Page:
There must be a balanced approach: police and security forces should do their job exercising due diligence and care, and at the same time the society and the state must focus on the causes and help create a conducive environment, in which potential radicals would find it difficult to choose the radical path. A two pronged agenda is, thus, needed: hunt them down and help them reform.
When ignorance, false indoctrination and misconceptions of religion prevail, religion is conveniently misused by some to radicalise people to fight against a system that 'subjugate' and 'humiliate' them. In some societies, the religious culture can be too dogmatic, with too much focus on certain rituals, ignoring – and sometimes violating – the values and principles of Islam.
A forceful ongoing discourse among different segments of a society – including liberal and Islamists – is most needed to help bring about a moderate mindset. Visionary academic curricula are an imperative to reform a society and to challenge radicalism. This should be the top priority in the Muslim world. In Tunisia, it is the on-going dialogue between the Islamists and secularists, and the consequent changes in both that have been influencing the whole nation – that was previously polarised and confrontational – to come together. A constructive engagement between opposite forces empowers the moderates and marginalises the extremes on all sides. To expose democratic values and processes early on to help bring about future leadership and a moderate culture, the country is planning to incorporate student body elections, not only at the university level but also at the lower levels, going down to the primary schools. This is an extremely important agenda towards building a democratic culture and to de-radicalise young people.
The worldwide decline of moral and family values is also a deep-rooted cause of increased frustration and derailment of many young people, thus leading to radicalisation. Greed and materialism and the encroachment of the global mercantile culture that defines success in terms of wealth alone, drives families to become disjointed and self-centered, ignoring greater family networks and neglecting social responsibilities. The greater family and social network that always helped cultivate human bonding and values are all falling apart under the pressures of modernity.
Unfortunately, when young people increasingly turn towards religion for a sense of purpose and peace in life, they are again indoctrinated by the unenlightened and uninformed extremist clerics who propagate ideas that violate the very spirit of Islam and its universal message. They often teach intolerance against others by inducing ignorant followers to see the world in terms of “us versus them”, believers versus the kafir and mushriq, the Muslim World versus the 'evil' West. Their negative voices remain prominent because the learned and enlightened Muslims have failed to bring up a discourse that establishes the true meaning of Islam, as they often resort to silence, either out of fear for safety or of losing their standing in society.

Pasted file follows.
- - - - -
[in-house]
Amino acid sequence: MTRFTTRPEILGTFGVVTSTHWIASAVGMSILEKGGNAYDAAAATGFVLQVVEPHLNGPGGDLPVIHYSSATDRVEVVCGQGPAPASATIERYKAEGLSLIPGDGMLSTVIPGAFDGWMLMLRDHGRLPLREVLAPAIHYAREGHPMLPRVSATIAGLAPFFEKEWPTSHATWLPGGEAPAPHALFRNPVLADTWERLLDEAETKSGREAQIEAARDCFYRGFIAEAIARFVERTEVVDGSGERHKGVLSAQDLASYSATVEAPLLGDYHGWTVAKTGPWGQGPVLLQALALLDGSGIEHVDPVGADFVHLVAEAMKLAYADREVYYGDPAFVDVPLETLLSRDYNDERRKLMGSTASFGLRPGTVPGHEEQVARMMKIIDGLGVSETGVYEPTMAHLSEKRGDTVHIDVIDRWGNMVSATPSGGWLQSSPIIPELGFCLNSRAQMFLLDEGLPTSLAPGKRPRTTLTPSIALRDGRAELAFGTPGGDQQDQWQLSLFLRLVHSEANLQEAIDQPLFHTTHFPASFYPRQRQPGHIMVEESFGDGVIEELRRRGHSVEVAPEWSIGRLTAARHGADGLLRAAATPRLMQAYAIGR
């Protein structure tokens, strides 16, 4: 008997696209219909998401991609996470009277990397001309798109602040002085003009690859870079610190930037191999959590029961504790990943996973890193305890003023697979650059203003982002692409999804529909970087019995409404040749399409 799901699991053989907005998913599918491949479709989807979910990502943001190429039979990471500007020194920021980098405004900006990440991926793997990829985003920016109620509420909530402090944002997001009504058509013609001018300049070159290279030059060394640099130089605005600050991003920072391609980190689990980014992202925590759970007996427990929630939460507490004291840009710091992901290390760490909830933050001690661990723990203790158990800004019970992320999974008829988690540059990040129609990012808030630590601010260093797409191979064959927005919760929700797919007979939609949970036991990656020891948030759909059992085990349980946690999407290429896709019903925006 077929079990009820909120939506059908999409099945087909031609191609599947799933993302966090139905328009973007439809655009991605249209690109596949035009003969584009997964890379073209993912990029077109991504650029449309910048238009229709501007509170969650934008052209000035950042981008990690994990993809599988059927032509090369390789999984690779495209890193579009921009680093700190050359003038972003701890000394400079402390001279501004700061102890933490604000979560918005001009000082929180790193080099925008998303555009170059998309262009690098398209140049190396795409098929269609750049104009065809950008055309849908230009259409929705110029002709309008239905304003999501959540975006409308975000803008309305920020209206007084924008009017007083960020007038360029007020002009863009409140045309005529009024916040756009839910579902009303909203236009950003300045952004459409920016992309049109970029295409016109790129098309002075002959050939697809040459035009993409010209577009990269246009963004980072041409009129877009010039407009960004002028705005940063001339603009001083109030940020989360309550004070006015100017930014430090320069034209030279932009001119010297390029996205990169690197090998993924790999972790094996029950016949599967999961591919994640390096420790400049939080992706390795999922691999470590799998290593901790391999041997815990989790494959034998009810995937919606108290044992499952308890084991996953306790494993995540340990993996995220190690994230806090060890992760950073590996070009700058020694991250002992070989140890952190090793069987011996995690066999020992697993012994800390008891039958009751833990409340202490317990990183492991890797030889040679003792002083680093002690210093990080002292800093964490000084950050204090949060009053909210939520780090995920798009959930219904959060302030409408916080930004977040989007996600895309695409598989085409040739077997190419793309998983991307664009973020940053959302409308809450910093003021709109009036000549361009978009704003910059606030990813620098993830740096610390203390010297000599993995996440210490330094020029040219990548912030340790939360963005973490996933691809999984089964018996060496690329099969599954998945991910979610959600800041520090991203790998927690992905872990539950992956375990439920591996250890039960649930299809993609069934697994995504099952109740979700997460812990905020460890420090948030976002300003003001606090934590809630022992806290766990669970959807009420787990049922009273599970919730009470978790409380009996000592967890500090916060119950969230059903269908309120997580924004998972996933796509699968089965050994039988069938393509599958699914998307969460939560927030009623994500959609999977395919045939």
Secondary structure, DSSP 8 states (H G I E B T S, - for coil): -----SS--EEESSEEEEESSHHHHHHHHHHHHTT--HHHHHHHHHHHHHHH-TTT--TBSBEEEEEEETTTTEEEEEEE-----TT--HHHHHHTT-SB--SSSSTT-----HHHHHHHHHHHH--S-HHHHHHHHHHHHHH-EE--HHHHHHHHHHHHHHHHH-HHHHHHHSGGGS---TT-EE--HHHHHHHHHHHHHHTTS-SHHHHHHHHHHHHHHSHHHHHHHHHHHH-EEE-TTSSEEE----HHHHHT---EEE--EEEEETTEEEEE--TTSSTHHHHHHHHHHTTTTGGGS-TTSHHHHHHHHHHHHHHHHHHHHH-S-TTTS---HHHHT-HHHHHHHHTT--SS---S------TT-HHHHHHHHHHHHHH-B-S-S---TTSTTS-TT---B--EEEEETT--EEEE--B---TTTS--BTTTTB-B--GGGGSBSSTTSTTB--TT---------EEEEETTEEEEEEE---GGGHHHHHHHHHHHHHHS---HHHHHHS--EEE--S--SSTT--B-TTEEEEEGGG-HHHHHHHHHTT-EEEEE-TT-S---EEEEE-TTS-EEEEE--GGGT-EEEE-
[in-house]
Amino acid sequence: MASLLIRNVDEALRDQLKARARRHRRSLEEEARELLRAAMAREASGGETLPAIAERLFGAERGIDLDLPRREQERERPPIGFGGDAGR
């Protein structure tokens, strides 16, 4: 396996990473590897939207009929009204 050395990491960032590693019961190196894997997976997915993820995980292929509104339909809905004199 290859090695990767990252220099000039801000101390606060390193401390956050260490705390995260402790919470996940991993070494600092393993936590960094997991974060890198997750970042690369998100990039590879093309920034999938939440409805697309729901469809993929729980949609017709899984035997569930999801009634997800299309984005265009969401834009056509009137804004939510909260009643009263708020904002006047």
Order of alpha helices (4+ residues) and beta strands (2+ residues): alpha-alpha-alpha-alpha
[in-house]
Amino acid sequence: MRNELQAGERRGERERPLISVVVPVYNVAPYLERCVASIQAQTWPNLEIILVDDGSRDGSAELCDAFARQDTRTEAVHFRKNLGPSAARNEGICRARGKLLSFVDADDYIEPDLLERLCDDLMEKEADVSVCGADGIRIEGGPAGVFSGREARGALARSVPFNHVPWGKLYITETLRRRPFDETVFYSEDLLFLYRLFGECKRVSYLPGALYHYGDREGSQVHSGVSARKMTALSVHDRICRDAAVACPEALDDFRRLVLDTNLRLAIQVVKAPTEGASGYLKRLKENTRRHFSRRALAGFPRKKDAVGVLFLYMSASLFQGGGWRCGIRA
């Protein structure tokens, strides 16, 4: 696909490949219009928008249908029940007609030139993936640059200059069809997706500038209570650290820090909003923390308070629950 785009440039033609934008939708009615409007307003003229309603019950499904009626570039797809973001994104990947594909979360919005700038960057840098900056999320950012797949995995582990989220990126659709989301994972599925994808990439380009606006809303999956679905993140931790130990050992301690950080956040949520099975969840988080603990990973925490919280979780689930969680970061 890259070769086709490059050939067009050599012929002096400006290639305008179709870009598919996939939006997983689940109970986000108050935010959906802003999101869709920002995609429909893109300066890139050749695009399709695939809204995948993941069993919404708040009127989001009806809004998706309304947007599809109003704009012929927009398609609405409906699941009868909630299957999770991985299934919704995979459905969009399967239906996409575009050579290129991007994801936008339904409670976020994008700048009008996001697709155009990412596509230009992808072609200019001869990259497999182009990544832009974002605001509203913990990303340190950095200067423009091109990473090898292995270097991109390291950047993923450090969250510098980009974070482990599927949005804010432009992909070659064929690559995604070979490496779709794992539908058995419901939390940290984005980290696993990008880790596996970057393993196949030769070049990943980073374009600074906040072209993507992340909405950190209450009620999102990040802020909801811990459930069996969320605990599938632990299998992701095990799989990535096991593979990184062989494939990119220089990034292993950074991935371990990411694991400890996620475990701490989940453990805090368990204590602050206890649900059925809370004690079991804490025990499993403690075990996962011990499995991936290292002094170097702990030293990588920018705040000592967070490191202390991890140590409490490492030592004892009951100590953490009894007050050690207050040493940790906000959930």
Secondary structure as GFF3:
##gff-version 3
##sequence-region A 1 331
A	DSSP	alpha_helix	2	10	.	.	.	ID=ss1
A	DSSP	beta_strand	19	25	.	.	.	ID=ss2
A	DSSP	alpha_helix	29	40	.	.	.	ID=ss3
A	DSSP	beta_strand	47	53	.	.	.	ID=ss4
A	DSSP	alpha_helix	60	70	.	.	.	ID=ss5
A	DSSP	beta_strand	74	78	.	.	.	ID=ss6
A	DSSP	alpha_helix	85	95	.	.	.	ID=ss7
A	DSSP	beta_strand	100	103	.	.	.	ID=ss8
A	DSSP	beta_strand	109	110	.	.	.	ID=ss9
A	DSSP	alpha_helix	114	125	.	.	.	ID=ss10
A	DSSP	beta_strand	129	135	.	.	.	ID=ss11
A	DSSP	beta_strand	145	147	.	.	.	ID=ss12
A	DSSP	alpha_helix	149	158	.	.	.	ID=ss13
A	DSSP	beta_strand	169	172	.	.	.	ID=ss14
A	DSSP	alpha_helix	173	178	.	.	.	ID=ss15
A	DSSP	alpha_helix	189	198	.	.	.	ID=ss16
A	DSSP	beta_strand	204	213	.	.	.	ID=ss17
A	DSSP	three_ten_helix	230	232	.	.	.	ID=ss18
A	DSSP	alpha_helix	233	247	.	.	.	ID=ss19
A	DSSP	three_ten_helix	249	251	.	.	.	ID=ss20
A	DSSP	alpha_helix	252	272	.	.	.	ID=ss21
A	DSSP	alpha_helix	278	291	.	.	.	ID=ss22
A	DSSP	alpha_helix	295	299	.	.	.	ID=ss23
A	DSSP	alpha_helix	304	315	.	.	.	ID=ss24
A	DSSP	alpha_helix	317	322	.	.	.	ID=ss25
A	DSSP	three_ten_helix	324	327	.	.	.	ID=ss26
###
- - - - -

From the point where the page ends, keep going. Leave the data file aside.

If a person or group can be convinced that they can achieve their economic, social and/or political objectives through their constructive work and efforts in life, they would refrain from a destructive course. The best way to fight terrorism then is to gain the confidence of people by offering them a fair chance and an impartial rule of law that they can count on. The problems arise when people, due to the deficiencies of a system and situation, fail to have that trust in governance.
Boko Haram in Nigeria grew during an utterly repressive corrupt rule of an autocratic regime. Al-Qaeda and Taliban in Afghanistan and al-Shabaab in Somalia took root and grew in an environment of utter chaos, turmoil and dysfunction, where people become desperate and sympathetic towards rebellion. Injustice, the lack of rule of law, wide disparity between the few rich and the vast majority of poor populations, lack of jobs, a bleak future and frustration – all create circumstances where extremism and terrorism find the ideal breeding ground.
People rebel when they feel there is no other way out. When victims of oppression join the cause they can become ruthless. The core of the Islamic State consists of many of Iraq's Sunni army who were disbanded after the fall of Saddam Hussein.
In this global village, where there is an ever increasing awareness of human rights and dignity, leading to ever greater demand for democracy and liberty, no society could remain healthy if a segment is subjugated, humiliated and marginalised. The governments that ignore this ever unfolding reality are doing tremendous disservice to their own societies and to their own future.
Writer is the Executive Director of the US-based Muslims for Peace, Justice and Progress, and the Banglades-based Women for Good Governance.